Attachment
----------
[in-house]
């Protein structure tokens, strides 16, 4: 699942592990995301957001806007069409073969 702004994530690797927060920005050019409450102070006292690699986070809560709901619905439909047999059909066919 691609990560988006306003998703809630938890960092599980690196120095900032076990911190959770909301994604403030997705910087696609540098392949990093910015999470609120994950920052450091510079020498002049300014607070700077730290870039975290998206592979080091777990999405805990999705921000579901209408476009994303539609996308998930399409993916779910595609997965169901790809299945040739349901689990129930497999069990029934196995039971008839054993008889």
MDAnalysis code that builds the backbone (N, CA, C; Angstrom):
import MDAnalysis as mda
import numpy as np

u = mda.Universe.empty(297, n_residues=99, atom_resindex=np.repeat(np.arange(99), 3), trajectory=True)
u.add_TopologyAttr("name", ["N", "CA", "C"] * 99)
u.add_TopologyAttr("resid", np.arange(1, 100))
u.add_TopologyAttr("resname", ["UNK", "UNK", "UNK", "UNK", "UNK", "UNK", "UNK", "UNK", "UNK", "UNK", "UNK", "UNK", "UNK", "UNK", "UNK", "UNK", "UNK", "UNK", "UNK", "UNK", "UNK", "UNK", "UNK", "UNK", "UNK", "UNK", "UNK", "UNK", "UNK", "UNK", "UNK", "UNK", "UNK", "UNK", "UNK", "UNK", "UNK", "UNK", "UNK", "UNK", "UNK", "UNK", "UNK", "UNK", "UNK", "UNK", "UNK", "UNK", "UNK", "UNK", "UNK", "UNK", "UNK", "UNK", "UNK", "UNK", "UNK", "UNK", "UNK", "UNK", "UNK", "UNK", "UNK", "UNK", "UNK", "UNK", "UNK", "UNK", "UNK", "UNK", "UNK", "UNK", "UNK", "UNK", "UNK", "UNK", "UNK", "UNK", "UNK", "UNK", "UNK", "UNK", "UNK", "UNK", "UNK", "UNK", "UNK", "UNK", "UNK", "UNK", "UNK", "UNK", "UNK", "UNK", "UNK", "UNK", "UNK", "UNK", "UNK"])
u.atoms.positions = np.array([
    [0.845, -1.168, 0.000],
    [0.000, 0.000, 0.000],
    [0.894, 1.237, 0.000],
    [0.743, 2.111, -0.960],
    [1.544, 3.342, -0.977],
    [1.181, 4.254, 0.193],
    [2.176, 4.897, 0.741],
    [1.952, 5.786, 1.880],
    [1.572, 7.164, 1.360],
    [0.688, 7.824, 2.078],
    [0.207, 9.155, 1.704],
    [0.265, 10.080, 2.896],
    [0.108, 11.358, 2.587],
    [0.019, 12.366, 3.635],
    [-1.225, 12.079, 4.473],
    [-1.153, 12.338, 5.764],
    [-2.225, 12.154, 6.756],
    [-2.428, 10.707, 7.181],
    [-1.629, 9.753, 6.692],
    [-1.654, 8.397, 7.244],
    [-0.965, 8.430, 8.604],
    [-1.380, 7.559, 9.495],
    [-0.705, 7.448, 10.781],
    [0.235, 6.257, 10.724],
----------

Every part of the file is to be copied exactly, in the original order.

[in-house]
């Protein structure tokens, strides 16, 4: 699942592990995301957001806007069409073969 702004994530690797927060920005050019409450102070006292690699986070809560709901619905439909047999059909066919 691609990560988006306003998703809630938890960092599980690196120095900032076990911190959770909301994604403030997705910087696609540098392949990093910015999470609120994950920052450091510079020498002049300014607070700077730290870039975290998206592979080091777990999405805990999705921000579901209408476009994303539609996308998930399409993916779910595609997965169901790809299945040739349901689990129930497999069990029934196995039971008839054993008889």
MDAnalysis code that builds the backbone (N, CA, C; Angstrom):
import MDAnalysis as mda
import numpy as np

u = mda.Universe.empty(297, n_residues=99, atom_resindex=np.repeat(np.arange(99), 3), trajectory=True)
u.add_TopologyAttr("name", ["N", "CA", "C"] * 99)
u.add_TopologyAttr("resid", np.arange(1, 100))
u.add_TopologyAttr("resname", ["UNK", "UNK", "UNK", "UNK", "UNK", "UNK", "UNK", "UNK", "UNK", "UNK", "UNK", "UNK", "UNK", "UNK", "UNK", "UNK", "UNK", "UNK", "UNK", "UNK", "UNK", "UNK", "UNK", "UNK", "UNK", "UNK", "UNK", "UNK", "UNK", "UNK", "UNK", "UNK", "UNK", "UNK", "UNK", "UNK", "UNK", "UNK", "UNK", "UNK", "UNK", "UNK", "UNK", "UNK", "UNK", "UNK", "UNK", "UNK", "UNK", "UNK", "UNK", "UNK", "UNK", "UNK", "UNK", "UNK", "UNK", "UNK", "UNK", "UNK", "UNK", "UNK", "UNK", "UNK", "UNK", "UNK", "UNK", "UNK", "UNK", "UNK", "UNK", "UNK", "UNK", "UNK", "UNK", "UNK", "UNK", "UNK", "UNK", "UNK", "UNK", "UNK", "UNK", "UNK", "UNK", "UNK", "UNK", "UNK", "UNK", "UNK", "UNK", "UNK", "UNK", "UNK", "UNK", "UNK", "UNK", "UNK", "UNK"])
u.atoms.positions = np.array([
    [0.845, -1.168, 0.000],
    [0.000, 0.000, 0.000],
    [0.894, 1.237, 0.000],
    [0.743, 2.111, -0.960],
    [1.544, 3.342, -0.977],
    [1.181, 4.254, 0.193],
    [2.176, 4.897, 0.741],
    [1.952, 5.786, 1.880],
    [1.572, 7.164, 1.360],
    [0.688, 7.824, 2.078],
    [0.207, 9.155, 1.704],
    [0.265, 10.080, 2.896],
    [0.108, 11.358, 2.587],
    [0.019, 12.366, 3.635],
    [-1.225, 12.079, 4.473],
    [-1.153, 12.338, 5.764],
    [-2.225, 12.154, 6.756],
    [-2.428, 10.707, 7.181],
    [-1.629, 9.753, 6.692],
    [-1.654, 8.397, 7.244],
    [-0.965, 8.430, 8.604],
    [-1.380, 7.559, 9.495],
    [-0.705, 7.448, 10.781],
    [0.235, 6.257, 10.724],